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Explanation of 5G Standard

The 5G standard is a global specification for mobile services that use the new technology of 5G. The standard was developed by the European Telecommunications Standards Institute (ETSI), which is based on the specification written by 3GPP. The 5G standard is different from 4G/LTE in that it uses millimeter waves, which are a higher frequency than what’s used for current communications methods. 5G will also be able to connect more devices and be faster than current standards. The 5G standard is part of a larger global initiative to implement a fixed and mobile communications system based on New Radio (NR). The goal is to ensure the highest level of performance, efficiency and reliability in delivering data and voice communications over wireless access networks with multiple terminals.

3GPP Rel-18 timeline explained

The 5G standard is the fifth generation of wireless network. The mobile phone network will be a lot faster and response time will be much lower. The design of the current standards is based on, which allows for wireless communication through fixed lines and wireless access points. This technology will enable us to transmit data at speeds up to 1 Tbit/s by 2022. 5G standard is a wireless communication standard in the IMT-2020 family of standards. It offers an enhanced mobile and fixed communications network with a wide range of applications for consumer, business and industrial users. 5G is an emerging mobile communications standard. 5G will allow more bandwidth and lower latency than previous generations, as well as more efficient use of that bandwidth. Because 5G networks use LTE signalling between base stations and handsets it will still be possible to use existing 4G compatible handsets on these networks but they may not take advantage of the higher speeds offered by 5G unless they are specifically designed for 5G.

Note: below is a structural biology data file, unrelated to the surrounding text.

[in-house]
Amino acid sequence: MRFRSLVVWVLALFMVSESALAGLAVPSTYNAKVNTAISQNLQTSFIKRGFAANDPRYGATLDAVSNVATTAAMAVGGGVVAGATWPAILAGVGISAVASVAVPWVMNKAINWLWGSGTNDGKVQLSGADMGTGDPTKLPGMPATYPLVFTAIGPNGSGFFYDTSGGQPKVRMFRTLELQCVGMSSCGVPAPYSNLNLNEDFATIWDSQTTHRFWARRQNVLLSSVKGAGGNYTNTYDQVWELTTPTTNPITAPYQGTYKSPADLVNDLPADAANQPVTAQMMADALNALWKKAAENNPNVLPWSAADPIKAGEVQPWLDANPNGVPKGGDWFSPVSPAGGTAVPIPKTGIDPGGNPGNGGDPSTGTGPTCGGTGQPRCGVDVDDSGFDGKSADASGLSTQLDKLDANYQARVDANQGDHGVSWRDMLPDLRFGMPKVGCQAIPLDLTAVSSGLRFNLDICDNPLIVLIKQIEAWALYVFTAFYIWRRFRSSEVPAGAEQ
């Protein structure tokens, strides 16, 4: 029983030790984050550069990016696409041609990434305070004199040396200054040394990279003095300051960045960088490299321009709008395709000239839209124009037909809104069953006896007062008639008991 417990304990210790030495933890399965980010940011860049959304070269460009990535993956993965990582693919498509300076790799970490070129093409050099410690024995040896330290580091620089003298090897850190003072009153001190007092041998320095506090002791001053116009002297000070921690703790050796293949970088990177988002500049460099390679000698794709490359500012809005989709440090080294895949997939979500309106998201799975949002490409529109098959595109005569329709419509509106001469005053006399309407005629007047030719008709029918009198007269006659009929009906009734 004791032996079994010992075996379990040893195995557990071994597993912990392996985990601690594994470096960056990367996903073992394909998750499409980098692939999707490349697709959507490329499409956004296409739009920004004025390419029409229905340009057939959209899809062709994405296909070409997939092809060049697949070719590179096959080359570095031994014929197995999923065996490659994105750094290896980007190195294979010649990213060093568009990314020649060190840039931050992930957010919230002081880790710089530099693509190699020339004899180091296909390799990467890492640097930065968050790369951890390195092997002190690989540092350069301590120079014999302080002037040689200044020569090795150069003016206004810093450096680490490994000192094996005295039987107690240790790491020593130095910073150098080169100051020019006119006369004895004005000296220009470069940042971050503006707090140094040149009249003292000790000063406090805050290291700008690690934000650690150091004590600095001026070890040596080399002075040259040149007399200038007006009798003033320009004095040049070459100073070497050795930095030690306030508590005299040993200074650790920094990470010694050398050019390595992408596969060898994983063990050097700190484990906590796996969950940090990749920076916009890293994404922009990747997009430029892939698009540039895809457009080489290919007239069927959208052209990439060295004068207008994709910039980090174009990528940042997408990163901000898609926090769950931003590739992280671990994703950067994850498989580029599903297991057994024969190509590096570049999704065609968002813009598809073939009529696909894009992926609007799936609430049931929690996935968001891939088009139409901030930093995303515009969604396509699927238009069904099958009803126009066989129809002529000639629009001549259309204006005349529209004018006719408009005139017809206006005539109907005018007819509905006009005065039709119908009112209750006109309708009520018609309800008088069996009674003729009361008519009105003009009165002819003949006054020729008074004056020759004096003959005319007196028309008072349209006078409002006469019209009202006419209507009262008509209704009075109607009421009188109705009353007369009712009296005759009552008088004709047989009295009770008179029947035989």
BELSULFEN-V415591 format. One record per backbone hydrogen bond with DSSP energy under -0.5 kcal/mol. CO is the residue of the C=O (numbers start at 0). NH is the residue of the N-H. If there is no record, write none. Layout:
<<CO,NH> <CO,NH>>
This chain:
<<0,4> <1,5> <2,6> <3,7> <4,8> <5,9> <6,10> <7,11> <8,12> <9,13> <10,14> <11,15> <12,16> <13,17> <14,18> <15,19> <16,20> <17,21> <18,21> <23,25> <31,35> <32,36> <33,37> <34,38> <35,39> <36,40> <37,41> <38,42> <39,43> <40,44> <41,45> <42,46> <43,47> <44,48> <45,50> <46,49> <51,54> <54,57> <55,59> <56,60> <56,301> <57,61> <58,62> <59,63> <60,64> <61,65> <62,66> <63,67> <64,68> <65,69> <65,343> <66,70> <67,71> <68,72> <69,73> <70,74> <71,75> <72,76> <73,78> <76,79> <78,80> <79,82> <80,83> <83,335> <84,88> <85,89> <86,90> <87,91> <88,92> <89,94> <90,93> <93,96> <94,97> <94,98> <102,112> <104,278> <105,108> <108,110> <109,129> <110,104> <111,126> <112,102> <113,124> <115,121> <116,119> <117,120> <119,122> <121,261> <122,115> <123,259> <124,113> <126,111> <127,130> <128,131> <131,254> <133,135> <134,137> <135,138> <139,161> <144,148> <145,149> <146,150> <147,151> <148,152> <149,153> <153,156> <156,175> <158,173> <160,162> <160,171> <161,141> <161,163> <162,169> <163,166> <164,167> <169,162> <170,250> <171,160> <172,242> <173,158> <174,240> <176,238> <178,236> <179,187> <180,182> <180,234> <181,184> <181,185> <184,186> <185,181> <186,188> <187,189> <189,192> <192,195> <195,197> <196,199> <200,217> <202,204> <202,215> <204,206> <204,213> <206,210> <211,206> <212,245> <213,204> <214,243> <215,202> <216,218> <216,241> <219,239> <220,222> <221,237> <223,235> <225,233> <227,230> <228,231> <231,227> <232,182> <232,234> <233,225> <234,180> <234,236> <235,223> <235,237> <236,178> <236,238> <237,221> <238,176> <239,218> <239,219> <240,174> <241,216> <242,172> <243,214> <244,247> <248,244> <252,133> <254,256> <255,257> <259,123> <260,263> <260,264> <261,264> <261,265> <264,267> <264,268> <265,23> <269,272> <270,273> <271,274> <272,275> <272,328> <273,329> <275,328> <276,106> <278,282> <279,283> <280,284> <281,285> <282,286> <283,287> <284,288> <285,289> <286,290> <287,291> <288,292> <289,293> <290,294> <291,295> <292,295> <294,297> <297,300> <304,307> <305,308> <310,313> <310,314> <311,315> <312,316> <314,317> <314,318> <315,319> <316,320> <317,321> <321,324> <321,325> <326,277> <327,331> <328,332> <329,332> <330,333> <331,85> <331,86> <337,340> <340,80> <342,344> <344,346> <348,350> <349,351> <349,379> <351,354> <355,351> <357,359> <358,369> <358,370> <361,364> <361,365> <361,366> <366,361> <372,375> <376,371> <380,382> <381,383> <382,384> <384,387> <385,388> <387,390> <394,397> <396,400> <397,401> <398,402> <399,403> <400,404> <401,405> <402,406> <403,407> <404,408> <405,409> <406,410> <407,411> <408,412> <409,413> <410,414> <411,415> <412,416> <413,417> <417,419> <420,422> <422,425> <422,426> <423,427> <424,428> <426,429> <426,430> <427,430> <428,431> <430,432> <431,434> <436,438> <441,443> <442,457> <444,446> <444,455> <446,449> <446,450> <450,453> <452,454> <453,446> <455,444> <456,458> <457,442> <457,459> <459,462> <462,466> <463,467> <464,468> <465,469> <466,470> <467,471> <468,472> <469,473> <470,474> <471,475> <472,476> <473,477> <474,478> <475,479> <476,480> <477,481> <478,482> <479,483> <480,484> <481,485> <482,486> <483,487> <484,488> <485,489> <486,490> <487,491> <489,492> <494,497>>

3GPP band specification explained

5G is being developed as a new mobile communications system to support the future Internet. The 5G Standard is a work in progress and aims to improve performance, speed and low latency. The standard is designed to allow wider deployment at lower cost along with better coverage and spectrum efficiency. The 5G Standard comprises three main Working Groups: specifications for the new radio interface, specifications for enhanced access and management as well as the services based on this enhanced access and management. The specifications will be developed by three technical groups and endorsed by ITU member states in early 2020. 5G will offer higher bandwidth, more capacity, and lower latency than previous generations of wireless technology. It will provide better coverage and much faster connection speeds. 5G will allow us to be part of large-scale virtual teams or perform automated tasks while driving our cars or riding a train, which will impact the way we live and work in unimaginable ways. Spirent 5G Standard provides comprehensive and flexible test solutions for the mobile ecosystem. It can be used to verify mobile devices, networks and applications for a wide range of performance capabilities up to the millimeter-wave spectrum. 5G is designed to provide a multi-vendor compatible standard, enabling all 5G services and applications to be interoperable across networks. The key features of 5G are low latency, high capacity, and massive connectivity. The 5G standard will have to comply with three main pillars: it must be more flexible, deliver more capacity, and handle more connections. The first pillar is about the functional characteristics of 5G networks and services. These include high data rates, low latency and greater responsiveness, massive machine communications, enhanced system availability and reliability, ultra-reliable and low latency communications service (URNLC), ultra-reliable low latency communications service for critical applications (URLLC-CA), mission-critical indoor systems (MCIS) and enhanced support for Internet of Things (IoT). The second pillar covers the new radio interface technologies that are included in the 5G standard. These are known as “Intelligent Transmission”, which needs to be supported by cognitive radio interfaces at both high frequency (HF) levels and very high frequency/extremely high frequency (VHF/SHF) levels. The third pillar is related to how 5G spectra could help improve 4G connectivity by utilizing multiple carriers in 1-2 GHz bands

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